[00:16:33] Simon Maple: This is a truly complex problem, and not necessarily one that has a trivial solution. In fact, it’s not even that trivial to what we already have in our estate, what we’re using, particularly with the increasing number of dependency graph levels and so forth. With the acceleration of concern that we’ve seen in the industry, which has led to new standards being created, such as CycloneDX and SPDX, and even getting new executive orders and attention from governments. It’s very interesting to know what actions we can actually take. Who would you say is most notable in the arena today? Who should be listened to? And who should we follow in order to help us with this problem?


[00:17:12] Guy Podjarny: I think the industry is rallying to try and tackle this problem and our commercial opportunities here, and there are sort of community motions that come into play. Probably the most notable is the Open Source Security Foundation, or OpenSSF for short. OpenSSF is a child foundation of the Linux Foundation. As you may or may not know, the Linux Foundation and the OpenSSF, they’re not really like a standard foundation that.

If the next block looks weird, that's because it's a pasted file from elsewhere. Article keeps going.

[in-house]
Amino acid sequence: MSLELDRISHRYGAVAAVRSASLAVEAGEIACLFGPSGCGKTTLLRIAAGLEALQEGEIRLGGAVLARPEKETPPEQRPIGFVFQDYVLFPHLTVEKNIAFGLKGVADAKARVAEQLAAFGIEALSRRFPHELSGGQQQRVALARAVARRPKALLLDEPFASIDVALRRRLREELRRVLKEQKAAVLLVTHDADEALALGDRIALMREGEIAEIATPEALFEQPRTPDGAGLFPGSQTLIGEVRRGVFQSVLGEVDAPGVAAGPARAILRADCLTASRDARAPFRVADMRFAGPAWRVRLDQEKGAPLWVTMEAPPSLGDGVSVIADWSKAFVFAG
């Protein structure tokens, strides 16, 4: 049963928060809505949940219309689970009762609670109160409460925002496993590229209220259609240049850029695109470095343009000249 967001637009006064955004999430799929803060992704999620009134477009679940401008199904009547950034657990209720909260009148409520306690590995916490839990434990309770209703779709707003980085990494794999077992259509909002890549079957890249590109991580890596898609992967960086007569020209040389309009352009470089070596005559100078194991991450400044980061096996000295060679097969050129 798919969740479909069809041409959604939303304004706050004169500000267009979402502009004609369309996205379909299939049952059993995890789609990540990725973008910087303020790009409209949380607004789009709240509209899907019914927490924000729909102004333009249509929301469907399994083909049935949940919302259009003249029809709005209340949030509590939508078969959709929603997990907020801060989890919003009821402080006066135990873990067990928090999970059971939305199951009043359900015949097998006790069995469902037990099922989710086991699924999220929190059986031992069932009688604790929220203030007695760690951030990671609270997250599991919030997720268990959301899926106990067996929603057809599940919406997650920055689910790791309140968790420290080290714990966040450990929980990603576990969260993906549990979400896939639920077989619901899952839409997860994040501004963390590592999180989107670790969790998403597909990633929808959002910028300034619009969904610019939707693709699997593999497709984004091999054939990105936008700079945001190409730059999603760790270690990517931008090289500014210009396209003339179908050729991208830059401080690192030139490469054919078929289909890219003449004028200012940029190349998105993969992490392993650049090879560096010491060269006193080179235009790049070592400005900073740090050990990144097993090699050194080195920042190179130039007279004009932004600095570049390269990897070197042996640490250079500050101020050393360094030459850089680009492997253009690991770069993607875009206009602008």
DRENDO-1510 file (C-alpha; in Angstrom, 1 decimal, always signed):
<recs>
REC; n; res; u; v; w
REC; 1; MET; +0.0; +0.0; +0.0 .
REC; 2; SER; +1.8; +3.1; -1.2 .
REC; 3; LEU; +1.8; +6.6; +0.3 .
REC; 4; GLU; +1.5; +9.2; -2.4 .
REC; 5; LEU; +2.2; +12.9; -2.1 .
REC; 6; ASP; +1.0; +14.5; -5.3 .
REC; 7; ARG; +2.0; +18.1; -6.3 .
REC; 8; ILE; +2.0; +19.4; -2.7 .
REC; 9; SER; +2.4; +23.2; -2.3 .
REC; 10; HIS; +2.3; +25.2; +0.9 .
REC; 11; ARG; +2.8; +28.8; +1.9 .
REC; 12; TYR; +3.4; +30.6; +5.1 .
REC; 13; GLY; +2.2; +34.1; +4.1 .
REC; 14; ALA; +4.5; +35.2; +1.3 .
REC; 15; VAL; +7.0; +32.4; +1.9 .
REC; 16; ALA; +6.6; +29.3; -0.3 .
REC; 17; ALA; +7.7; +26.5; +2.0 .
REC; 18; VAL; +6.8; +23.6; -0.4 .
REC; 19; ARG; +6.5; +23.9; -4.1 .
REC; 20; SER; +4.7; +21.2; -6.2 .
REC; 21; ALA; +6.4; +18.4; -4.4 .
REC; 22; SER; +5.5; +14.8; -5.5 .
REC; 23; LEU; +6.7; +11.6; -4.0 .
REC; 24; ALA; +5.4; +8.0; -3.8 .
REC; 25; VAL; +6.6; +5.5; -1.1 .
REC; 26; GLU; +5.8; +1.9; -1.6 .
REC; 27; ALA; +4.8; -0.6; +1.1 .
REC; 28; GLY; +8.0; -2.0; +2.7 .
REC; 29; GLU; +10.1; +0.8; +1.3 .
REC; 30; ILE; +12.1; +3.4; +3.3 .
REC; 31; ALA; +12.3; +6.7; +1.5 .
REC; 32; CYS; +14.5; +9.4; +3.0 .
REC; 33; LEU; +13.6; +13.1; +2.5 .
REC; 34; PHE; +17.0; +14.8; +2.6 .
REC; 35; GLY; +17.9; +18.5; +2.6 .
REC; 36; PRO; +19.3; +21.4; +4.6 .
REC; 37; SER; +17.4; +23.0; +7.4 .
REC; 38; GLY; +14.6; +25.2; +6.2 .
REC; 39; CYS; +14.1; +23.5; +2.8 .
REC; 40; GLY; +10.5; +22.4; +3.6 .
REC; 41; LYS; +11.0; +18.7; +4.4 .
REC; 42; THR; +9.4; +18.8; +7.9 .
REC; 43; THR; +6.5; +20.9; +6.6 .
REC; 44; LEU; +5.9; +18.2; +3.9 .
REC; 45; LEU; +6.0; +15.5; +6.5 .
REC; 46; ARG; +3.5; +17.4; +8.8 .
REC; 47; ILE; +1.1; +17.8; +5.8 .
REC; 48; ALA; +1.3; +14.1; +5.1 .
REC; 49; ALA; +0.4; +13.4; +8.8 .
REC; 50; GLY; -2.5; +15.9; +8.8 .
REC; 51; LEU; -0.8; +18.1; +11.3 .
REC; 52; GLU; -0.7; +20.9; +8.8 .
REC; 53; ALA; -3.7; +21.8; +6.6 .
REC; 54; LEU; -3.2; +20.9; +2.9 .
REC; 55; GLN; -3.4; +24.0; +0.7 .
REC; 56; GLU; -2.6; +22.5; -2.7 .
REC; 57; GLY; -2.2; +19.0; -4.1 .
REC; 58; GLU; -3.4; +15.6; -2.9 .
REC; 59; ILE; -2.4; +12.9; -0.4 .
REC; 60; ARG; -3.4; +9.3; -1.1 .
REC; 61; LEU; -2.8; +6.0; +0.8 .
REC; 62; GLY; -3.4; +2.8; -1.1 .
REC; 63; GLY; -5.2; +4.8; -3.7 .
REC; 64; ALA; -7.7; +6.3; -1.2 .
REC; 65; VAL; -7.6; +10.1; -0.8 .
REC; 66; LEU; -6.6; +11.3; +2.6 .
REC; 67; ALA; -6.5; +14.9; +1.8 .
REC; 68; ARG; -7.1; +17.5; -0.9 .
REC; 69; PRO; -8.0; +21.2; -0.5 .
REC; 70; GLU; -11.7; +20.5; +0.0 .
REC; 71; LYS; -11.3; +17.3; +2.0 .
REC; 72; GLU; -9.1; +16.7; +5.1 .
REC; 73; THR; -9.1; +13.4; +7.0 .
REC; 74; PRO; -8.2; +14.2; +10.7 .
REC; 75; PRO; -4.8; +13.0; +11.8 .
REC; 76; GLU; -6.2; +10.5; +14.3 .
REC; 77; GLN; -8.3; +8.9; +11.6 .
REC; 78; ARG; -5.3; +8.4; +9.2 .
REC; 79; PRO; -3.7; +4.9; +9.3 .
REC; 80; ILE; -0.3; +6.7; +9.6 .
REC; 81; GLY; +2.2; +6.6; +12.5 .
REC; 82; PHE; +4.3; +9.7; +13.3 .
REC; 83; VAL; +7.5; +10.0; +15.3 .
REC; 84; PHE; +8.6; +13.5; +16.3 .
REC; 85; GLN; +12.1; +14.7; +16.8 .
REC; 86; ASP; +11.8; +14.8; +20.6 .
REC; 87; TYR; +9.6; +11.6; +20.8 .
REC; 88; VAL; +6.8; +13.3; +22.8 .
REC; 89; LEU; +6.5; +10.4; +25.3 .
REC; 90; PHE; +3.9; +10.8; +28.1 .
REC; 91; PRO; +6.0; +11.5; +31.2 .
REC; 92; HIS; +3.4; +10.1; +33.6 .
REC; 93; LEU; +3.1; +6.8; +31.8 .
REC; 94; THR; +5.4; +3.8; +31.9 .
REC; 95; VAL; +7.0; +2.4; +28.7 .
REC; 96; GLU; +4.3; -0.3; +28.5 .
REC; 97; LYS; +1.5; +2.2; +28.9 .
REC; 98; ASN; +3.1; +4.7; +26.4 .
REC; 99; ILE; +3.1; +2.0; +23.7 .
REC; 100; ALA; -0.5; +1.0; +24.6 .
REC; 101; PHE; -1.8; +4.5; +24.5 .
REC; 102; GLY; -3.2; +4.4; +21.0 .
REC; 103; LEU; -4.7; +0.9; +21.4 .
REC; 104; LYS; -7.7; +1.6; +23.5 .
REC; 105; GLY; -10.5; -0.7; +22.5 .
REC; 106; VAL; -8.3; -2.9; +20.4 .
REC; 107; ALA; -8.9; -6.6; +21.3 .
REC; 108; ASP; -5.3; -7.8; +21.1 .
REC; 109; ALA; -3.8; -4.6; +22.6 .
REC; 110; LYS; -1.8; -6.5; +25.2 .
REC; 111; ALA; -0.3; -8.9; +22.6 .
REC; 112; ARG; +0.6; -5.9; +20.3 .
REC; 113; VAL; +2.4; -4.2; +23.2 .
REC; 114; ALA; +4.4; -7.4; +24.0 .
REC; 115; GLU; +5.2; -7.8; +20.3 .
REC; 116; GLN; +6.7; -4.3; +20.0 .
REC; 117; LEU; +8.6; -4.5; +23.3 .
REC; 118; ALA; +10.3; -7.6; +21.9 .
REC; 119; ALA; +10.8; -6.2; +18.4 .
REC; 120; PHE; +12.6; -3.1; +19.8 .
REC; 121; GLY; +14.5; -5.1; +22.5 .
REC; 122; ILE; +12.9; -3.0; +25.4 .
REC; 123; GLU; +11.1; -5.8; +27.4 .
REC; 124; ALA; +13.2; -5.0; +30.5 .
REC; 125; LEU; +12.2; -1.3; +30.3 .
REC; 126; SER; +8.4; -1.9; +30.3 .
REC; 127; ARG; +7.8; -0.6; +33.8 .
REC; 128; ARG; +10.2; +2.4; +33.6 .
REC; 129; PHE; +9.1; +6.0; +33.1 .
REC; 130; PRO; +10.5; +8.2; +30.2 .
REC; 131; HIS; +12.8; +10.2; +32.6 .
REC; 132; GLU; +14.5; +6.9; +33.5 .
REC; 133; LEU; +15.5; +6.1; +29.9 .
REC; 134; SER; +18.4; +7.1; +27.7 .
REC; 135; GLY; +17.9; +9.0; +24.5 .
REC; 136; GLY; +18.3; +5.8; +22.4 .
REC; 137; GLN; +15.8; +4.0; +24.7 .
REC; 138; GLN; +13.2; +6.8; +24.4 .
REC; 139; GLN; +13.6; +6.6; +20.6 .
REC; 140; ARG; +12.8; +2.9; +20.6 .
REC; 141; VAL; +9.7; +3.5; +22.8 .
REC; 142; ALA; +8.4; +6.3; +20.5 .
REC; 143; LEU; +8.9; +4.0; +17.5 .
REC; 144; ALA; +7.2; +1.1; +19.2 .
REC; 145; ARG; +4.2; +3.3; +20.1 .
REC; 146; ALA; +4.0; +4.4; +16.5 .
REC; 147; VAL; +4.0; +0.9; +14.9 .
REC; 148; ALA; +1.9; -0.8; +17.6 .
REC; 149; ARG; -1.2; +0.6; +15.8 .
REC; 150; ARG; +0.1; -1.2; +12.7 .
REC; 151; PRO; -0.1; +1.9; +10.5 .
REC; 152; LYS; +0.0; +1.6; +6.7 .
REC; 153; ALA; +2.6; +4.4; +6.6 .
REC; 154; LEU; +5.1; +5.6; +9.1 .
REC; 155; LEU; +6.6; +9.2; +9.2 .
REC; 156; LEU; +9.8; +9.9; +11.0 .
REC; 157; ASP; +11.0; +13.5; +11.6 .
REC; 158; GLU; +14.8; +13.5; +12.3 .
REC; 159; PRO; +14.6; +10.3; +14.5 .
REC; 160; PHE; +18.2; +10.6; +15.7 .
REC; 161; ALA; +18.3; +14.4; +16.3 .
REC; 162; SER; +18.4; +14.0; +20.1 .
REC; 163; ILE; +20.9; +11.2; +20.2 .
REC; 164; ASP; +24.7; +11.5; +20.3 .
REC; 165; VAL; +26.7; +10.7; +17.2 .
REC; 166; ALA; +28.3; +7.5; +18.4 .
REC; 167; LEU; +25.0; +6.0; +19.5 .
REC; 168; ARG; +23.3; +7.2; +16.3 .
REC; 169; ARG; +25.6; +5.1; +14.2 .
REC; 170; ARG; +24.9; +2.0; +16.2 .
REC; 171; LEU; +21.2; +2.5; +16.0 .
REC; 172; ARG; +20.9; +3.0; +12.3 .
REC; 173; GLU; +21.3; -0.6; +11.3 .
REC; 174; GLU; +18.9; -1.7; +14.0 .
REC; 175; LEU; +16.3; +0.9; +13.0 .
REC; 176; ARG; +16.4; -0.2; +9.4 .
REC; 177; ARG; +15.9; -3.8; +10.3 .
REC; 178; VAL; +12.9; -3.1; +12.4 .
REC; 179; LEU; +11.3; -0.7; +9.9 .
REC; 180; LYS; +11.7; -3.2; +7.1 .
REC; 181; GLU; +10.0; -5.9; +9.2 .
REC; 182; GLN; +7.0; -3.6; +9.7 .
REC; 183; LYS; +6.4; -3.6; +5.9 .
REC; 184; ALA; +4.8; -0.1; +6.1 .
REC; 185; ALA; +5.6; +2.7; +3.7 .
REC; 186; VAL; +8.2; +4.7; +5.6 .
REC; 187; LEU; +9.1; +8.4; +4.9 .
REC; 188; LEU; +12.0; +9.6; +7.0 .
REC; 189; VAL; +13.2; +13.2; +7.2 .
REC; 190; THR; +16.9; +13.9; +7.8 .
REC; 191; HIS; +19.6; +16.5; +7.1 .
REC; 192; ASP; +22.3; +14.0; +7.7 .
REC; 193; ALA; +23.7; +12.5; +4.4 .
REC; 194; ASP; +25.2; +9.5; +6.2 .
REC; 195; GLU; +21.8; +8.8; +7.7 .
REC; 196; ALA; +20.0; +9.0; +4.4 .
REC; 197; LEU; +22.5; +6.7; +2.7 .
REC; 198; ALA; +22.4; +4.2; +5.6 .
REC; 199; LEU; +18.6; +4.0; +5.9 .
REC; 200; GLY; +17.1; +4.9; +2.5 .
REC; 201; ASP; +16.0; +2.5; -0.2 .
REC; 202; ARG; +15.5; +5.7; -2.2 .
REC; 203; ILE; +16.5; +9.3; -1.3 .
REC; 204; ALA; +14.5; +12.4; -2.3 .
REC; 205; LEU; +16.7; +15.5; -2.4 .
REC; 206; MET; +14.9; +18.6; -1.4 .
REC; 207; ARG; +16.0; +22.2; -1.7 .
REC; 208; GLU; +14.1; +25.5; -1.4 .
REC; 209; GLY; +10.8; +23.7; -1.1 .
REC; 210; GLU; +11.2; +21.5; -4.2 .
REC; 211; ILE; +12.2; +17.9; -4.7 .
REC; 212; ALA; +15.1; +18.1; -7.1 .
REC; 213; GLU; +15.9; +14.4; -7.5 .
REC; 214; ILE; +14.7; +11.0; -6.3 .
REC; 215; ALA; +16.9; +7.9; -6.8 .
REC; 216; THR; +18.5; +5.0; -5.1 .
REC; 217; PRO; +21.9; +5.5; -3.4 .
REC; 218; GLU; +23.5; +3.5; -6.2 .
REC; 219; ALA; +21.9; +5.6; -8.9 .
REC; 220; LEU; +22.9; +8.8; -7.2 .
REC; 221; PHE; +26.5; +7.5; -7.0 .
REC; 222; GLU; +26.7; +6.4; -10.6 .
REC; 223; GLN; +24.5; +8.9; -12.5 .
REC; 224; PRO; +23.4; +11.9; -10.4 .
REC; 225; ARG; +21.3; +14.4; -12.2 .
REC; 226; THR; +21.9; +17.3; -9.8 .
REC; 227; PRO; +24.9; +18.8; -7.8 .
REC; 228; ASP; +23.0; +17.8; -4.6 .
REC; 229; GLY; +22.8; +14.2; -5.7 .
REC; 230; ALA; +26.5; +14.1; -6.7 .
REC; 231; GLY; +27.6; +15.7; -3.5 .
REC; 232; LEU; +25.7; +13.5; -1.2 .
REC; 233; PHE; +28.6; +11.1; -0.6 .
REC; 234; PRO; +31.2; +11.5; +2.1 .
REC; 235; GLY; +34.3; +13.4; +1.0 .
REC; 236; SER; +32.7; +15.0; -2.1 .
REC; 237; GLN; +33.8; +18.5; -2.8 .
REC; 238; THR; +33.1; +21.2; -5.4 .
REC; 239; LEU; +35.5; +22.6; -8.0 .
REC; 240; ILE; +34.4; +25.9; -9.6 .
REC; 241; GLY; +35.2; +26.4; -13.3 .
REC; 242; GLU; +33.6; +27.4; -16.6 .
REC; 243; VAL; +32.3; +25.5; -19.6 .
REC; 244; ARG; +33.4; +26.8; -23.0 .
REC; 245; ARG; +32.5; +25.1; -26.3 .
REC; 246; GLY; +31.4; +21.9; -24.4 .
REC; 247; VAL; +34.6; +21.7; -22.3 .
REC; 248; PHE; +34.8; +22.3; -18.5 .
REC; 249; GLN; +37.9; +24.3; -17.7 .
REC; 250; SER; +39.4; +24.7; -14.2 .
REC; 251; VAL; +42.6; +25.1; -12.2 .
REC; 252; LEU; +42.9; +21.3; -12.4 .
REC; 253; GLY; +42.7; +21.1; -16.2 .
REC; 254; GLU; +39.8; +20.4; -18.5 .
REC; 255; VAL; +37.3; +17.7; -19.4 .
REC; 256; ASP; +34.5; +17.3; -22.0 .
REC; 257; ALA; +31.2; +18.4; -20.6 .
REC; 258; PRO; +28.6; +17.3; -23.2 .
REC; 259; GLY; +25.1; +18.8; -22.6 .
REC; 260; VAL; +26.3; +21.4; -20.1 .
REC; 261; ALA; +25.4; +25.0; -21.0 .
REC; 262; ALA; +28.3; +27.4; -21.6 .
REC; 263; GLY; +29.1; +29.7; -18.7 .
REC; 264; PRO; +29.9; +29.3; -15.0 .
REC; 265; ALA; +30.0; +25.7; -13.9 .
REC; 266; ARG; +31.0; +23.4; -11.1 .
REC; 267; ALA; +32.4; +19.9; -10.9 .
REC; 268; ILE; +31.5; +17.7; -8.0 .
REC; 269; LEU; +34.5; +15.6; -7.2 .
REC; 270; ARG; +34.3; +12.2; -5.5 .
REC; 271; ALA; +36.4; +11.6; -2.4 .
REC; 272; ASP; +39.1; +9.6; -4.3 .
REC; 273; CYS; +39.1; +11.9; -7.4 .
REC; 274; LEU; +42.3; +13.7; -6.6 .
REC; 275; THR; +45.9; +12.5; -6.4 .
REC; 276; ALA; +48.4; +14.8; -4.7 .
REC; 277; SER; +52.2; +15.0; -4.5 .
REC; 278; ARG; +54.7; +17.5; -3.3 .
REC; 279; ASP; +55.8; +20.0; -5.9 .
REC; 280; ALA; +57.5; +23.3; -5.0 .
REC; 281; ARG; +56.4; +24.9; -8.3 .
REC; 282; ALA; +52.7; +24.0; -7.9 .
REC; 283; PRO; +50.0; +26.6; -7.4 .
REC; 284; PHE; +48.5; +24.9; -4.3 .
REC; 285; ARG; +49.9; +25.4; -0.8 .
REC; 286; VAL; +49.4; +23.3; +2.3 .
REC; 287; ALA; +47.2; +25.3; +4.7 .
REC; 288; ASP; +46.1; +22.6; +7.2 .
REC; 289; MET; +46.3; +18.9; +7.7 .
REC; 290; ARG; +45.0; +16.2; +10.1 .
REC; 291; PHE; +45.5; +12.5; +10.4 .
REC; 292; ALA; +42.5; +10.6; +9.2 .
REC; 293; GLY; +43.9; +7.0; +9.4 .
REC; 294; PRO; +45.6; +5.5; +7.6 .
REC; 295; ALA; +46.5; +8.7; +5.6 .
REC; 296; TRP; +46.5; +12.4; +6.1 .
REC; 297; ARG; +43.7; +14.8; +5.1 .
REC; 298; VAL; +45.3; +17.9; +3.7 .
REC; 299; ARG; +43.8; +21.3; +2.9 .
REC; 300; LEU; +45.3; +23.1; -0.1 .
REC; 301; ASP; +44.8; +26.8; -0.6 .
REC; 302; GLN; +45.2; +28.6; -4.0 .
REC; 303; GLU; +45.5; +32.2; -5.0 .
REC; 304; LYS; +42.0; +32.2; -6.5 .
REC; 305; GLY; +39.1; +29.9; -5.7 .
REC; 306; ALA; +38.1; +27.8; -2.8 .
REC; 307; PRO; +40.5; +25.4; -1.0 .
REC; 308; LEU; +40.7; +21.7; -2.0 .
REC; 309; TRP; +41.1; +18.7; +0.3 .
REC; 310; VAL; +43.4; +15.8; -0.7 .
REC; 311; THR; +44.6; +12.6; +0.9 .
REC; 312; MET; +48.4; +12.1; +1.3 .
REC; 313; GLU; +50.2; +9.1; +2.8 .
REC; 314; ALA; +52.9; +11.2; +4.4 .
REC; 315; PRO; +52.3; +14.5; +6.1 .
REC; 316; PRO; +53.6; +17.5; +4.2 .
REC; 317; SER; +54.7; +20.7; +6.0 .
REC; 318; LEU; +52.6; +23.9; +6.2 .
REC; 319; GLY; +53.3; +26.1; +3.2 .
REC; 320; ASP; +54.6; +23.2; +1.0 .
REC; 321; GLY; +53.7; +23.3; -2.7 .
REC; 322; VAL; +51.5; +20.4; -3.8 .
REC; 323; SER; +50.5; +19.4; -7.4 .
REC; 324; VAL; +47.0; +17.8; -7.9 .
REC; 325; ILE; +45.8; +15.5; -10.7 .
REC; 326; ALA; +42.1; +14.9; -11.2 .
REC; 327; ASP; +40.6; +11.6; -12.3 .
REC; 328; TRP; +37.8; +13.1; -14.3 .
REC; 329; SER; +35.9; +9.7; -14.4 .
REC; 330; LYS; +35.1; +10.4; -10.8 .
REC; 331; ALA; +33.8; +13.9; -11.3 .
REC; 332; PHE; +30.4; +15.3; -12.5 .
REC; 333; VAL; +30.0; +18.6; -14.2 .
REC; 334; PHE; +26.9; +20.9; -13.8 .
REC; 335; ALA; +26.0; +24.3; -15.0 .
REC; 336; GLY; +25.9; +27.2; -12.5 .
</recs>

[00:17:33] Brian Behlendorf: Started in early 2020, when a set of companies who’ve been leaders in the open source space started to realise, well, maybe there’s some things systematically that we could do with the tooling and infrastructure that the open source communities use, to improve the default level of security, that people should come to, be able to expect from open source.